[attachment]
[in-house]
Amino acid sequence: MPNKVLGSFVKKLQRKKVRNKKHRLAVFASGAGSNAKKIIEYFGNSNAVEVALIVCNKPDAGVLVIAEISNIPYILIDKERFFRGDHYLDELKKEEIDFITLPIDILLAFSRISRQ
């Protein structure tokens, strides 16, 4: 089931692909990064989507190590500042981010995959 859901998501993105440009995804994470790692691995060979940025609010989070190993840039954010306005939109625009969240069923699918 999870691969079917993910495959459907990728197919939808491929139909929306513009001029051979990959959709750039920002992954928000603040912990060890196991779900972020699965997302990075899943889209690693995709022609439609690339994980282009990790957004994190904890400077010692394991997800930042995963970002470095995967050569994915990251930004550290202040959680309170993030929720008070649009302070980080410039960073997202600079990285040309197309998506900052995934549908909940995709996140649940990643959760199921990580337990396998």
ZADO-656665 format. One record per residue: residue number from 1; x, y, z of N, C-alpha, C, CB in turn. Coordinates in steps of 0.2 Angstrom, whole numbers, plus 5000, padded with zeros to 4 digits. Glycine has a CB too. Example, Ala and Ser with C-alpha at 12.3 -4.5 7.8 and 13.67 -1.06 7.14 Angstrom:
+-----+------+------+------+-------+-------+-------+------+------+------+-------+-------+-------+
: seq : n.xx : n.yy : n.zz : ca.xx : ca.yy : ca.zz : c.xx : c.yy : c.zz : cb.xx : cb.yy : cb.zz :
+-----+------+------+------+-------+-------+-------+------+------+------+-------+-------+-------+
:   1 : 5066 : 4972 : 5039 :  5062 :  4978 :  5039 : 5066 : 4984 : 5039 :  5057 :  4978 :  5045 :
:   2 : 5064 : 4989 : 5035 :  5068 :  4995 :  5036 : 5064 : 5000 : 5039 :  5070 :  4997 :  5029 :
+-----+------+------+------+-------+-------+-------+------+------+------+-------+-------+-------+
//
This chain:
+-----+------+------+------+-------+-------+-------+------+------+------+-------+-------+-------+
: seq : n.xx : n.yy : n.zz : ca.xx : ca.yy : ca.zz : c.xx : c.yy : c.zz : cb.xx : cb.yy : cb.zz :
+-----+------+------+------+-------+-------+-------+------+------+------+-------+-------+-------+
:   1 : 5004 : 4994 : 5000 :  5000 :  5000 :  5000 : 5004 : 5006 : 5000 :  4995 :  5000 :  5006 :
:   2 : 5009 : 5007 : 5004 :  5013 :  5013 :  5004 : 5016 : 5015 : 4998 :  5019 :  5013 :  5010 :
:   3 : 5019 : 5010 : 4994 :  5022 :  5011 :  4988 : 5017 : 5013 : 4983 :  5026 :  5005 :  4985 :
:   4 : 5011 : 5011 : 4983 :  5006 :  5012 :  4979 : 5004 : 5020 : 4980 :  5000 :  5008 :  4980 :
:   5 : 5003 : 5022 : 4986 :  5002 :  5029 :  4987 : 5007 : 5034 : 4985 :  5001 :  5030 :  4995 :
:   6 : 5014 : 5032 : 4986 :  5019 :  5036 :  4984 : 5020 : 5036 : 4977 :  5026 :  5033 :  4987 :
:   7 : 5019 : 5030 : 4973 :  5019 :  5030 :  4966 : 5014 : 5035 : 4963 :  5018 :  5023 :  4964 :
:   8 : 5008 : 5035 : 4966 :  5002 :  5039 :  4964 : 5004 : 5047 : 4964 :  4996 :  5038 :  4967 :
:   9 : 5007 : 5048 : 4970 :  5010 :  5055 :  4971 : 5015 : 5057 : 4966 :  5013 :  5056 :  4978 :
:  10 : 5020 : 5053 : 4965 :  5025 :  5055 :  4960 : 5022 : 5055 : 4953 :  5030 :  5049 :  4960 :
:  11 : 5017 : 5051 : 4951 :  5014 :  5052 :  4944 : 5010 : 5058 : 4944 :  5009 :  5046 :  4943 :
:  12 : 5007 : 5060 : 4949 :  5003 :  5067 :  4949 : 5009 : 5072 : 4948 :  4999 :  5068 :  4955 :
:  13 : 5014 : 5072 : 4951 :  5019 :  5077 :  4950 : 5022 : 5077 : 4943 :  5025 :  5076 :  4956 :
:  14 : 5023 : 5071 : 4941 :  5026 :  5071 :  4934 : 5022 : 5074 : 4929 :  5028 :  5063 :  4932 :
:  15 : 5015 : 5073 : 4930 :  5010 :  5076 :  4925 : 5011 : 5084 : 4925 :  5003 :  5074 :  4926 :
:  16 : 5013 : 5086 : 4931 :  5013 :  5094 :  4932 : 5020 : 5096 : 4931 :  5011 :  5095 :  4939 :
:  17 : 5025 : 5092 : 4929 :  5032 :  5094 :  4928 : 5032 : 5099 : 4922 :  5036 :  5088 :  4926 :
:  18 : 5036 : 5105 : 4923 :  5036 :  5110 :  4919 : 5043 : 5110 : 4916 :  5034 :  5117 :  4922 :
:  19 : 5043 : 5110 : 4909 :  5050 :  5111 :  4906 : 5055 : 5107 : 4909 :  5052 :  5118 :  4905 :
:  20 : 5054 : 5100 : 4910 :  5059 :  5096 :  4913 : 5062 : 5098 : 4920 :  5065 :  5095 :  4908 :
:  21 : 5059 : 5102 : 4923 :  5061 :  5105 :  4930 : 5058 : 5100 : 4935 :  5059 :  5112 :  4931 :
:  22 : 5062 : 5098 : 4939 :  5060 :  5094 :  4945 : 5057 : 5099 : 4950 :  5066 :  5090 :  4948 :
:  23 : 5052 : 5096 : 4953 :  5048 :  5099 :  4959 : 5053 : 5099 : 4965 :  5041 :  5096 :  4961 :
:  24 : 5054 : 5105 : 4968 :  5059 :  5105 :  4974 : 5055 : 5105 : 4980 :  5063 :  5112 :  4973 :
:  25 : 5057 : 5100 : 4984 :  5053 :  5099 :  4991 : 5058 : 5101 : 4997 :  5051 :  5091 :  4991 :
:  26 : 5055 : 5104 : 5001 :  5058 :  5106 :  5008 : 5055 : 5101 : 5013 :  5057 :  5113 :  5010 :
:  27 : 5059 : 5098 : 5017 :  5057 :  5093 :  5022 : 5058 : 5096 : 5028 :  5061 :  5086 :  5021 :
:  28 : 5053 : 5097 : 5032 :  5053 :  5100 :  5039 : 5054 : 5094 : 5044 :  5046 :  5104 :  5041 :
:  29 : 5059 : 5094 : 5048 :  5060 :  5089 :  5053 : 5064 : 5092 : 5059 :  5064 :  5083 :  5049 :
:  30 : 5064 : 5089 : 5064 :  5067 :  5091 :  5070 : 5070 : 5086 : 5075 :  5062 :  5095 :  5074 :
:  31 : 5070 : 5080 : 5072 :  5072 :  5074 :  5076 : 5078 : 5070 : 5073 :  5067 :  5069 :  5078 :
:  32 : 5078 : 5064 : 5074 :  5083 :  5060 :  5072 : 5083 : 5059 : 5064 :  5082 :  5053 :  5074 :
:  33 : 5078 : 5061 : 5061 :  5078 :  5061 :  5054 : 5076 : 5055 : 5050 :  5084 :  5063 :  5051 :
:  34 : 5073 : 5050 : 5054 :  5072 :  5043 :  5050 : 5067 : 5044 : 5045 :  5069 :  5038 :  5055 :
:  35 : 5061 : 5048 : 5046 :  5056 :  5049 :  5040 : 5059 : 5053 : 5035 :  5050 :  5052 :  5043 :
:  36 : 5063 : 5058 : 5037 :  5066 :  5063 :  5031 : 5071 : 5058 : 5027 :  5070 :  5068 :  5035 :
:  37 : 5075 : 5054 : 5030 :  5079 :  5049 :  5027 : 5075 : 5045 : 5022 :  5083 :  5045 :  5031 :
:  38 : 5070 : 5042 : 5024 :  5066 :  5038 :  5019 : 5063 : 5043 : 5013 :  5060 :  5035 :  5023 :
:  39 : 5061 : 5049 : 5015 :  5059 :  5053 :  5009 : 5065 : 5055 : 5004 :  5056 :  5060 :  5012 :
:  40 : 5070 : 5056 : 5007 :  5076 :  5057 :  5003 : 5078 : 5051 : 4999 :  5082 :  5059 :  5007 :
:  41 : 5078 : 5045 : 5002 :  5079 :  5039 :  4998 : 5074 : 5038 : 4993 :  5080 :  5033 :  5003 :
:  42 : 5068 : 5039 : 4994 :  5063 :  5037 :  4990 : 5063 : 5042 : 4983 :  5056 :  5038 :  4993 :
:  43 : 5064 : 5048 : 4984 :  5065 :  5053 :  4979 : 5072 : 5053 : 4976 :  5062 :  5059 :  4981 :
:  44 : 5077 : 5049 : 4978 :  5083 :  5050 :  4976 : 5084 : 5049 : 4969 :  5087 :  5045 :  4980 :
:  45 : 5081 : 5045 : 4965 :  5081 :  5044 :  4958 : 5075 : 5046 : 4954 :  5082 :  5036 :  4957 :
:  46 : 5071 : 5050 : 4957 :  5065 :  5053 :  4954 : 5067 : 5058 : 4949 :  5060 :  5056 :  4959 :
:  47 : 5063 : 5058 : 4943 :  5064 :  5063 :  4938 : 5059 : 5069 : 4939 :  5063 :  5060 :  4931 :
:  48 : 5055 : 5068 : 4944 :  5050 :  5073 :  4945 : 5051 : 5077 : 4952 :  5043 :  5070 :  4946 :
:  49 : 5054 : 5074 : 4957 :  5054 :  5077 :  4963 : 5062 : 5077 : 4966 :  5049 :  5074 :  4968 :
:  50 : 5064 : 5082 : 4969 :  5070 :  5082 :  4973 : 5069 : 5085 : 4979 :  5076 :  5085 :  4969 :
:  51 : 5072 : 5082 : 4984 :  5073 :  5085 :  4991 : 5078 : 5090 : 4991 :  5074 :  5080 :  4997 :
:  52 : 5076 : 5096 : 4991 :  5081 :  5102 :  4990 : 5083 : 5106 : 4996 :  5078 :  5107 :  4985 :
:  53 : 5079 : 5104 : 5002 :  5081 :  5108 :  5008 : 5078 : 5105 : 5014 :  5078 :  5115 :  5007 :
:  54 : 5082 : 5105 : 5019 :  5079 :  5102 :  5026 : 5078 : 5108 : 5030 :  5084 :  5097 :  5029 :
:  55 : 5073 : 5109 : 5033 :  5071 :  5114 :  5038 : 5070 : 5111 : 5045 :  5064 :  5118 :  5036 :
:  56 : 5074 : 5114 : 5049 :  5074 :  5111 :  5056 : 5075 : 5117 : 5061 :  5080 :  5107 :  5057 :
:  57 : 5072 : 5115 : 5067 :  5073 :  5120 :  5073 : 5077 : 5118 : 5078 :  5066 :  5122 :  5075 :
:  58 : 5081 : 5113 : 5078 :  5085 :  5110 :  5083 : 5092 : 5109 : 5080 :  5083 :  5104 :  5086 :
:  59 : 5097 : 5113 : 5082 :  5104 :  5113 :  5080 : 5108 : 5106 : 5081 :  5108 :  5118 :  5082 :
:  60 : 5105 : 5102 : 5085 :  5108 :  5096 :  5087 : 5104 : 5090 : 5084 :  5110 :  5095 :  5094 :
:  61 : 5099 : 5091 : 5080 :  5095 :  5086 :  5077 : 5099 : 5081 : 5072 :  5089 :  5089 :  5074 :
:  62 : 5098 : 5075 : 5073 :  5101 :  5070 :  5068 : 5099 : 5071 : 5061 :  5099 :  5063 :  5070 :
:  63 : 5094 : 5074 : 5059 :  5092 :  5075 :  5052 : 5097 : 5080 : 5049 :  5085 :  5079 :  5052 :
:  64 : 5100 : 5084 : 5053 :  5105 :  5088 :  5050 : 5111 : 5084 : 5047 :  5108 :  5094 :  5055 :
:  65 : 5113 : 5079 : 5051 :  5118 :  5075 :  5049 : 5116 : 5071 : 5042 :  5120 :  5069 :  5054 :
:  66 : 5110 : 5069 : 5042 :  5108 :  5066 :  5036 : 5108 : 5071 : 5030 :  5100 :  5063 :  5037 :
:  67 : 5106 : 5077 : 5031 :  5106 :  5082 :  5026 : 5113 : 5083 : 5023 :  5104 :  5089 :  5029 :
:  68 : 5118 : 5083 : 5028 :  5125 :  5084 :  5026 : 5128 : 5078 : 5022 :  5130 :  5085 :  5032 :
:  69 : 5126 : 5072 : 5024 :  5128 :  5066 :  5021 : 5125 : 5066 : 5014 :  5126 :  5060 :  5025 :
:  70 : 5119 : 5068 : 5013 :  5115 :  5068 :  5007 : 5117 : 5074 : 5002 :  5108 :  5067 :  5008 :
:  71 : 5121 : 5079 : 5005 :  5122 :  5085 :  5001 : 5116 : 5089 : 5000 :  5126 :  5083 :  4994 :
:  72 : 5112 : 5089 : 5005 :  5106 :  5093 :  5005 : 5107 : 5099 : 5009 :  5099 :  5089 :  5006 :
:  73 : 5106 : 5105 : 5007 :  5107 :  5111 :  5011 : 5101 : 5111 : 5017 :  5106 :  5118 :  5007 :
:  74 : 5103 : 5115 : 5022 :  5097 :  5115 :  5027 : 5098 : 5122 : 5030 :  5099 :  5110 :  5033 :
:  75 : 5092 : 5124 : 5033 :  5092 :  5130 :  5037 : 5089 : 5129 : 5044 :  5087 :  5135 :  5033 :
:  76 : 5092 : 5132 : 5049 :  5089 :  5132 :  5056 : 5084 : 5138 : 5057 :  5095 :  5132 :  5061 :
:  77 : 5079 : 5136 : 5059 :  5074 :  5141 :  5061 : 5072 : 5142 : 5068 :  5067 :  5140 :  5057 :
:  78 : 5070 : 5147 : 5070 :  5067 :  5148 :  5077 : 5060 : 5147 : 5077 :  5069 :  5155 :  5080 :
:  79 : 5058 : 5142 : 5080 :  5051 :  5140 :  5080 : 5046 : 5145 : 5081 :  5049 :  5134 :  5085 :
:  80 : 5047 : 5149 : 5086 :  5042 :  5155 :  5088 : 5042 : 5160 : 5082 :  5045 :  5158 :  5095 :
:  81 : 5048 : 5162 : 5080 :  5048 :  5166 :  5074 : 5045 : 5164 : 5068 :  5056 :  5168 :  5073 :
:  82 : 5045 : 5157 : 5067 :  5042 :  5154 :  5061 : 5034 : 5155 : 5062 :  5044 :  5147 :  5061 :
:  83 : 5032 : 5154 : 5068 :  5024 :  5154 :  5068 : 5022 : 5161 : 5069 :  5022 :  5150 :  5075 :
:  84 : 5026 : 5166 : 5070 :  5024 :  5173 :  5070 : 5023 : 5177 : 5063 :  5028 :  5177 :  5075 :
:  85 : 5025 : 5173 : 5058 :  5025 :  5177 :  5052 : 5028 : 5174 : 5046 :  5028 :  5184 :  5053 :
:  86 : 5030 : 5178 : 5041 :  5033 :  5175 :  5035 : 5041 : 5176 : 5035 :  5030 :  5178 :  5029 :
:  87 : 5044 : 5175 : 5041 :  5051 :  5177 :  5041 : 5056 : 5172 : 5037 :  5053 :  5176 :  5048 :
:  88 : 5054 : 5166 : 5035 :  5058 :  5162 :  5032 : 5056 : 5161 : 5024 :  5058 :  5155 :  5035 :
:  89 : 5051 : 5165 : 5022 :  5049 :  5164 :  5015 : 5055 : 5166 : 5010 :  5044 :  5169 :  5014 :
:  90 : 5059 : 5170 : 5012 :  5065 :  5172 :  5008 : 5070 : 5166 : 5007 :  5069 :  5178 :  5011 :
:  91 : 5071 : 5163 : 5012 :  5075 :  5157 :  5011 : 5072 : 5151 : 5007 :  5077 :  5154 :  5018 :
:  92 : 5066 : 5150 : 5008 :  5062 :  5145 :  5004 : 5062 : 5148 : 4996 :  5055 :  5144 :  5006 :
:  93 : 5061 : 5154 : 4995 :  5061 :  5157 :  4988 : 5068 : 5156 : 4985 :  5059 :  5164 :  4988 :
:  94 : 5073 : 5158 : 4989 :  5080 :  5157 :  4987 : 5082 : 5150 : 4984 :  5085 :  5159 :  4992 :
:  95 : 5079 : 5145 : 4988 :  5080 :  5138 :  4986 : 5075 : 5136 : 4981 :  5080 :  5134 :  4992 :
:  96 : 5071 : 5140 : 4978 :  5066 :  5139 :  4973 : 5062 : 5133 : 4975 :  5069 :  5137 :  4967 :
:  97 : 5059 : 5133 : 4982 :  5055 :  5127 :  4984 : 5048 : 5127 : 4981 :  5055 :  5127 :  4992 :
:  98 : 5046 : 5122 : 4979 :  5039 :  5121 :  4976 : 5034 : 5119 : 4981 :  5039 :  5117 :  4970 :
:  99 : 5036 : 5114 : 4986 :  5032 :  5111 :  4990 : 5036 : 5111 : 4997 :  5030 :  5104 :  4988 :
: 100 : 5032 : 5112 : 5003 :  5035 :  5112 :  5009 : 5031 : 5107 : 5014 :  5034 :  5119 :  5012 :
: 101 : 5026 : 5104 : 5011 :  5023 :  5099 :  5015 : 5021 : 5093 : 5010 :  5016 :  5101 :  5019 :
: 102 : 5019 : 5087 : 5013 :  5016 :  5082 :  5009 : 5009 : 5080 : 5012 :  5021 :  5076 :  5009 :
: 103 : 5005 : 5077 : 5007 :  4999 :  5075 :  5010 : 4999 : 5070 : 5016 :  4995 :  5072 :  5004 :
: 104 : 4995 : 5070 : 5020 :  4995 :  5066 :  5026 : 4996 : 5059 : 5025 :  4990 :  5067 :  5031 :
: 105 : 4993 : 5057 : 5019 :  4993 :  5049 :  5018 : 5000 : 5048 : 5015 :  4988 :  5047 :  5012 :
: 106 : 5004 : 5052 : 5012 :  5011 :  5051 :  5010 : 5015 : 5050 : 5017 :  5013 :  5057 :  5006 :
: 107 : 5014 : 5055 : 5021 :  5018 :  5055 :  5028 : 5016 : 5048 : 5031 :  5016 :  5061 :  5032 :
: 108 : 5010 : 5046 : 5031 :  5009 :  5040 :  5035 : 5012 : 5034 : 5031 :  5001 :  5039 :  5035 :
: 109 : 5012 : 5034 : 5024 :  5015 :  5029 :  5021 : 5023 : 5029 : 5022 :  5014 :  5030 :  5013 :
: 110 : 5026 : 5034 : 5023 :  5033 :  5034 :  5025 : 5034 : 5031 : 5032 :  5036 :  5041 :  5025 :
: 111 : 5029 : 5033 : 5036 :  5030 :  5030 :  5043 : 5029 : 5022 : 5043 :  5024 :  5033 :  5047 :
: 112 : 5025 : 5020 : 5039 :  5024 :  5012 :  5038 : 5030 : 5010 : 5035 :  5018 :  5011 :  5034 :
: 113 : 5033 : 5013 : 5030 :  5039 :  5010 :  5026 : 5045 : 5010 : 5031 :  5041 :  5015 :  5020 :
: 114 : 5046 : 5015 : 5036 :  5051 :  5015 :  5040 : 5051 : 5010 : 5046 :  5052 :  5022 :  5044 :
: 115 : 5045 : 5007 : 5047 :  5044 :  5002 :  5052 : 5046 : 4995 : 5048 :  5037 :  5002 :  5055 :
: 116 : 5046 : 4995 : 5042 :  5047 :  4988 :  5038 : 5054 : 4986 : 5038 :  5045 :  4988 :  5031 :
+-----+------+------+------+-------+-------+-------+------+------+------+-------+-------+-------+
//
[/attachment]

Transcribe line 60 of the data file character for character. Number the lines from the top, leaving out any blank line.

:  45 : 5081 : 5045 : 4965 :  5081 :  5044 :  4958 : 5075 : 5046 : 4954 :  5082 :  5036 :  4957 :